On December 12th, 2016 we learned about

Mouse manipulation goes wireless with induction and radio waves

If you’re reading this, there’s a chance that you’ve become accustomed to things like wifi, cellular data, and maybe inductive charging. Scientists working in some cutting edge fields of research are still trying to catch up, not in their offices, but with their experiments. Any studies that involve monitoring or manipulation of animals are often bogged down by the logistics of wires or batteries that tether or hinder an animal’s movement unnaturally, possibly influencing the behavior that’s trying to be studied. Two new concepts look to mitigate these concerns, letting scientists be more intrusive while at the same time leaving their test subjects feeling freer than ever.

Less confined thanks to a cage

A team at Georgia Tech is developing a cage lined with copper foil to inductively power a small sensor worn by the mice living in it. Called the EnerCage, the design is based around the concept that allows for wireless phone charging, and would eliminate the need for a mouse to carry batteries along with whatever motion sensors it might be wearing. Kinect cameras supplement the concept, tracking body posture, location and audio, all with less interruption from researchers needing to adjust hardware or change batteries.

Resonance and radio waves

At Stanford University, researchers working with optogenetics have managed to make their implanted hardware basically invisible to the mice carrying them. Optogenetics is a line of research that uses light to activate specific, genetically engineered brain cells in order to trigger behaviors, memories or other neurological functions. However, delivering light to brain cells has required a fiber optic cable be implanted into the mouse’s brain, then attached to a light source outside its body. At best, this puts a bit of a leash on the mouse’s movement, which prompted the development of implants small enough to be carried inside the mouse’s body.

The new device is around the size of a peppercorn, with a small bit of wire connected to a tiny LED. This wasn’t too tricky, and the concepts of light-sensitive proteins being grown in mice’s neurons has already been established as well. The trick was finding a way to power these tiny, optogenetic switches without resorting to batteries. Rather than the wireless, inductive concept used in the EnerCage, radio waves are pushing energy up through the floor of a specialized cage through the mice’s body. The electromagnetic waves that power the implanted light are tuned to the mice’s bodies’ natural resonant frequency, which allows them to reach the device with more efficiency than simply being pushed through the air. As a proof of concept, a mouse was induced to start walking in circles when the radio frequencies were activated, and then returned to its own reconnaissance when they were turned off.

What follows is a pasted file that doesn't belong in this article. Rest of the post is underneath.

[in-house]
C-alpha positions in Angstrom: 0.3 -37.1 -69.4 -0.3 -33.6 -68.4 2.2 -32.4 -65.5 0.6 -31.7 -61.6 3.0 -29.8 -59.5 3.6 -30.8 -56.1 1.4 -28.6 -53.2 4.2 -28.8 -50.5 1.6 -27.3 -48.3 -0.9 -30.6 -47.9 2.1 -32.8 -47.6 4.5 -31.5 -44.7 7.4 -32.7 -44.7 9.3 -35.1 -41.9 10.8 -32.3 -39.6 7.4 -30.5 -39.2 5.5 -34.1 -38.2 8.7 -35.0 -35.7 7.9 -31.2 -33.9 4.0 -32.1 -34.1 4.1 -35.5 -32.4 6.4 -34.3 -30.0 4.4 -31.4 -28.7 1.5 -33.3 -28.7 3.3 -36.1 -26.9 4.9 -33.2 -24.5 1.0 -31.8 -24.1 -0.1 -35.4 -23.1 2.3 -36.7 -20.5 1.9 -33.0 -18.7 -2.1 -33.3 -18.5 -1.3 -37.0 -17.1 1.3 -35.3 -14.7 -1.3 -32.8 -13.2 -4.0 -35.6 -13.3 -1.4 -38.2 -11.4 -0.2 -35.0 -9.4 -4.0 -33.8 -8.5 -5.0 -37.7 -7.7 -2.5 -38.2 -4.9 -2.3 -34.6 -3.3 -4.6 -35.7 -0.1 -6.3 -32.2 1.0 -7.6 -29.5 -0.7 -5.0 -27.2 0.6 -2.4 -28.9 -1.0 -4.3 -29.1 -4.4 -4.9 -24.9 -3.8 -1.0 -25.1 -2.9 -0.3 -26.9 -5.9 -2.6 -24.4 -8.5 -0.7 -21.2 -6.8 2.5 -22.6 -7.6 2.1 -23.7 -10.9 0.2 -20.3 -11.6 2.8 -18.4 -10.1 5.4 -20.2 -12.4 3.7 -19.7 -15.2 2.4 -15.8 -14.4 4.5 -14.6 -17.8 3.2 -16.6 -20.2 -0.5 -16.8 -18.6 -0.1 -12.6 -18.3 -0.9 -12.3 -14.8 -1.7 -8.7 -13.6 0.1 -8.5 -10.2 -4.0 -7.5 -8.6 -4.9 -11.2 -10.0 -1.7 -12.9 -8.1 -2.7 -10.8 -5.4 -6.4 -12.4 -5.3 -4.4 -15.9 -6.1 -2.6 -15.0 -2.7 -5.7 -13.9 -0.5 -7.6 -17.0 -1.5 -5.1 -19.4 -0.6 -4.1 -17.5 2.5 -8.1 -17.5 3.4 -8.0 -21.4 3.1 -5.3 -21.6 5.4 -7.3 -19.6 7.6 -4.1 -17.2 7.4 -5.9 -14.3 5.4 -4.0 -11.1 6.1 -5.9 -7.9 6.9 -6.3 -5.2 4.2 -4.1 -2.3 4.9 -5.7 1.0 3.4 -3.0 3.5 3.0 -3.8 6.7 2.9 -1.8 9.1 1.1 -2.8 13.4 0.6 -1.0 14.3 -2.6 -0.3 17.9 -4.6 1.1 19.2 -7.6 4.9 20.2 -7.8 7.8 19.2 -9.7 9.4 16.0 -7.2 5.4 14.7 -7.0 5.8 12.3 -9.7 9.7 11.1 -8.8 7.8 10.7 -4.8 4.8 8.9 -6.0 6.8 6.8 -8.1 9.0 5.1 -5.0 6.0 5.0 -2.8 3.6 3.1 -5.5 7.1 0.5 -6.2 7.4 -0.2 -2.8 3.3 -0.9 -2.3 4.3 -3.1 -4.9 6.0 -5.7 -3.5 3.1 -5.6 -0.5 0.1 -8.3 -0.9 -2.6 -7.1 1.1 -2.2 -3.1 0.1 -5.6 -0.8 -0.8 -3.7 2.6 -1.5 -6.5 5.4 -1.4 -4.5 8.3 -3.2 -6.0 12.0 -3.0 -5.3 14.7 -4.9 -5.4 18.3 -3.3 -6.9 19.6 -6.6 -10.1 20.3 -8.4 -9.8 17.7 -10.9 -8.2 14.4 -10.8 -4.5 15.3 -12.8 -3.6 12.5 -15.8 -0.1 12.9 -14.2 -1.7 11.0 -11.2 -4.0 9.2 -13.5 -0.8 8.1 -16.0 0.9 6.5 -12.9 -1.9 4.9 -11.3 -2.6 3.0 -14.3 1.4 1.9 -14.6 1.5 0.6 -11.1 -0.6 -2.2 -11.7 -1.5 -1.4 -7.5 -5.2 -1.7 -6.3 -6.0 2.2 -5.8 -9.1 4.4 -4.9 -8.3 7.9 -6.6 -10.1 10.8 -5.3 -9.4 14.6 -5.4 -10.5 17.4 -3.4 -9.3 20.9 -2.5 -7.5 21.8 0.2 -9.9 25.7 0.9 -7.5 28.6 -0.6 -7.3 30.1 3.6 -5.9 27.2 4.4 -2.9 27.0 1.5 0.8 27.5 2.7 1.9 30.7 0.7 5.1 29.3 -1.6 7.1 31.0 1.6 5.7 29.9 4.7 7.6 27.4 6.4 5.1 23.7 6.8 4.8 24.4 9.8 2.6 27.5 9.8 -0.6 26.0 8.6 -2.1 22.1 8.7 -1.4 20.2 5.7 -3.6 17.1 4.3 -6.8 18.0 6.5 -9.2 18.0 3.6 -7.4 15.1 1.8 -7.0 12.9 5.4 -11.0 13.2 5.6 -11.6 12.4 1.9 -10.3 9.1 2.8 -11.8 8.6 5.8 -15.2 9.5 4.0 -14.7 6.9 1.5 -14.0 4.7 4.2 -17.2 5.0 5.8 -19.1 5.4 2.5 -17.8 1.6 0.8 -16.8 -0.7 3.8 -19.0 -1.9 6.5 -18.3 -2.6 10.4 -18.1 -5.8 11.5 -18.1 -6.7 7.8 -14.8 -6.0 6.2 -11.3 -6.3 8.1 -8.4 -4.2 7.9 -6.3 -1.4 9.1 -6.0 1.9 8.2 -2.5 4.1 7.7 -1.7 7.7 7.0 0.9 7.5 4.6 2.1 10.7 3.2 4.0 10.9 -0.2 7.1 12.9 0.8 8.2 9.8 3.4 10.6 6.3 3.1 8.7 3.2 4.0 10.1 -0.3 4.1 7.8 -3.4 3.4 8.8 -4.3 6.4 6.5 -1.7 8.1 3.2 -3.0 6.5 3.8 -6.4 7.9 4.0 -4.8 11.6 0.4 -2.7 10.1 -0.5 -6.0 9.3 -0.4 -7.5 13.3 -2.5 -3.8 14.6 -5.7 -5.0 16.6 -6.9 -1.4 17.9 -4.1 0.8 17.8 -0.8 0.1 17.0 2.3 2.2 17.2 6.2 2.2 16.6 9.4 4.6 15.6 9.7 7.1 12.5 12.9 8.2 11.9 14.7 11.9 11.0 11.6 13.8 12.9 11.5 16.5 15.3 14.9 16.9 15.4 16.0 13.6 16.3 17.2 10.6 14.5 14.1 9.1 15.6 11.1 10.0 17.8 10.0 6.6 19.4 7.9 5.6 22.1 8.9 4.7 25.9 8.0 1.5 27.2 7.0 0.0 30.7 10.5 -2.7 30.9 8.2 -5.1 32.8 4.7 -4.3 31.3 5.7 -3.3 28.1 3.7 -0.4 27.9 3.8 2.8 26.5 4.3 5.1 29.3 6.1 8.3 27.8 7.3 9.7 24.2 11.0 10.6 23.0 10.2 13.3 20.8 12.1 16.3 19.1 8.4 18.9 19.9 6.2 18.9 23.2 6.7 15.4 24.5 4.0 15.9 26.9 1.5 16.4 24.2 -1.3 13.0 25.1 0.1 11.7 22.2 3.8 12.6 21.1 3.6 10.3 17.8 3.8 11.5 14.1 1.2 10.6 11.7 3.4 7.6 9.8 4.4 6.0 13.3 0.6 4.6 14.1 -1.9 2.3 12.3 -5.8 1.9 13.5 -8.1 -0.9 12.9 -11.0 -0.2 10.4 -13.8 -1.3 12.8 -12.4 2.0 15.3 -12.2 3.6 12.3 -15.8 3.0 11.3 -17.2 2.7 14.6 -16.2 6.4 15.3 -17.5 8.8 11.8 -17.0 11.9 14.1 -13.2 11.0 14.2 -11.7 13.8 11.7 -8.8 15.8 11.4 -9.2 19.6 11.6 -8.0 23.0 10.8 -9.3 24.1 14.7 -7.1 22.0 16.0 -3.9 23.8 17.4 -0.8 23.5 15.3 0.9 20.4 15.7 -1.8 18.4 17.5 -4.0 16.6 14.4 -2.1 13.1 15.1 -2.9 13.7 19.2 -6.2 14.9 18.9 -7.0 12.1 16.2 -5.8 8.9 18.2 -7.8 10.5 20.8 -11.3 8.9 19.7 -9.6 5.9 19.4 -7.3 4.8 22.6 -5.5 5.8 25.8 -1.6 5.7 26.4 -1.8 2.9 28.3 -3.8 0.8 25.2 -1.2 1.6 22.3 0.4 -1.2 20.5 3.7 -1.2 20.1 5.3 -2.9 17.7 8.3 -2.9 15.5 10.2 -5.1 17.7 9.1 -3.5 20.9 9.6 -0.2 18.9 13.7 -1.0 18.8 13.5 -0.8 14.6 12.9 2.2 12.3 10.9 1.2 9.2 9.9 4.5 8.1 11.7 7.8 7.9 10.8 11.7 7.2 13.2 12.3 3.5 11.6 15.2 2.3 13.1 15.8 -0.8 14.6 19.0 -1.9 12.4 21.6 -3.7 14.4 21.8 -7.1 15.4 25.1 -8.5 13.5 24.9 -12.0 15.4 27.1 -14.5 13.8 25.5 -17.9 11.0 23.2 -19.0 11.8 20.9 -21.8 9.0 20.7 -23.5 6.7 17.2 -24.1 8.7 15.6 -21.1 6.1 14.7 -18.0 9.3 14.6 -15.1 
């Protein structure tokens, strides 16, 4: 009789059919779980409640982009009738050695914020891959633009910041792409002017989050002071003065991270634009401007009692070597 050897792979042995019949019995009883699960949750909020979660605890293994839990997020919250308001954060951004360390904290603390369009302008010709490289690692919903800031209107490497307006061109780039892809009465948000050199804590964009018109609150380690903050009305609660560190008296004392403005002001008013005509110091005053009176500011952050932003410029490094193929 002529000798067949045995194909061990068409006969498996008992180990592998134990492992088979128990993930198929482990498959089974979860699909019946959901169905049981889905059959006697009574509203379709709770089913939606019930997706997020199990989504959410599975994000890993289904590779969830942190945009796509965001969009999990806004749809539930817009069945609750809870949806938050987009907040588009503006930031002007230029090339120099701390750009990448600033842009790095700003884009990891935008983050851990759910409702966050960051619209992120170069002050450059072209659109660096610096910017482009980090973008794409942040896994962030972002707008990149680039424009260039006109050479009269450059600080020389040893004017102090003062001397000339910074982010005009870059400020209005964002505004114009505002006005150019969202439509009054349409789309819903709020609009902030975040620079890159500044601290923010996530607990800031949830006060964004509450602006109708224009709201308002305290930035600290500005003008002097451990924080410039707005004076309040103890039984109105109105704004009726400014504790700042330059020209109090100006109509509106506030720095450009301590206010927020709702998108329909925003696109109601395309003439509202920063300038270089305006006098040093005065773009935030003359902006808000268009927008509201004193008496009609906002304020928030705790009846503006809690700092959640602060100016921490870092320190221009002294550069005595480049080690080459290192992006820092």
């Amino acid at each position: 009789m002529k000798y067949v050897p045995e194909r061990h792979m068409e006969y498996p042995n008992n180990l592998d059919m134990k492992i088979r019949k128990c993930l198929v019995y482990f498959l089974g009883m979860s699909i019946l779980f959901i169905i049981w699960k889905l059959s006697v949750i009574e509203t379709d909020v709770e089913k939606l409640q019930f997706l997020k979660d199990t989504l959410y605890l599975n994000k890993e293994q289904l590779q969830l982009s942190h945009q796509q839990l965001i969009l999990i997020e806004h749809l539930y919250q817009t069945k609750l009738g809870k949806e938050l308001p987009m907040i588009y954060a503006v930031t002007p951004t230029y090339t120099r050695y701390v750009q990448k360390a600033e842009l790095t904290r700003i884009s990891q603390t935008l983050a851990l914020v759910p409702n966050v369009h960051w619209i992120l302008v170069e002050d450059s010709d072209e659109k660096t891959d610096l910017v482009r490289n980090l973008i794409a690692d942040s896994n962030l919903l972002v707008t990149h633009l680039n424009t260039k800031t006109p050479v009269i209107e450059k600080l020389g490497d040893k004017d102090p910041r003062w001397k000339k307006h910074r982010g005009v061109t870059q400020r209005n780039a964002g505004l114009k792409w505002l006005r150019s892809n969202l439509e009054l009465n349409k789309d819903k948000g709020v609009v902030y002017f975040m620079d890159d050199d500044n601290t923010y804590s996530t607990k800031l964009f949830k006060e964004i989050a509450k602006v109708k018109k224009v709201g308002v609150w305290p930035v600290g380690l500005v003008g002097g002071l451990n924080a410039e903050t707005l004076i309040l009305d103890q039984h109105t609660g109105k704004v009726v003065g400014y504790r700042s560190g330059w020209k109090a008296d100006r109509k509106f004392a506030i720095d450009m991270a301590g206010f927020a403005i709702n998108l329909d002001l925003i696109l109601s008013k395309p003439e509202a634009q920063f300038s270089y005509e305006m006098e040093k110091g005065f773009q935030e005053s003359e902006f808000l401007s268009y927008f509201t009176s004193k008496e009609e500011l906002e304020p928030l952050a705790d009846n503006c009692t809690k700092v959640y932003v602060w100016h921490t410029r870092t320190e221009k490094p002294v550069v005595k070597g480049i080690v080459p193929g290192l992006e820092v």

The end result is a way to trigger brain activity in an otherwise normal looking animal. Other mice seemed to detect nothing unusual about mice carrying the implant, making it an attractive tool for studying social behavior, in addition to applications targeting neurological functionality in general.

My second grader said: Wow, it’s like they made the mouse into a robot.

This was already kind of true with wired versions of optogenetics, of course, but it’s hard to deny that the more covert nature of these implants does seem to change the nature of things. Maybe some day you won’t train your dog to do tricks, as much as control them like a remote control toy? Always strange when science and science fiction seem to overlap this much.

Source: Neuroscientists Wirelessly Control the Brain of a Scampering Lab Mouse by Dr. Ada Poon, IEEE Spectrum

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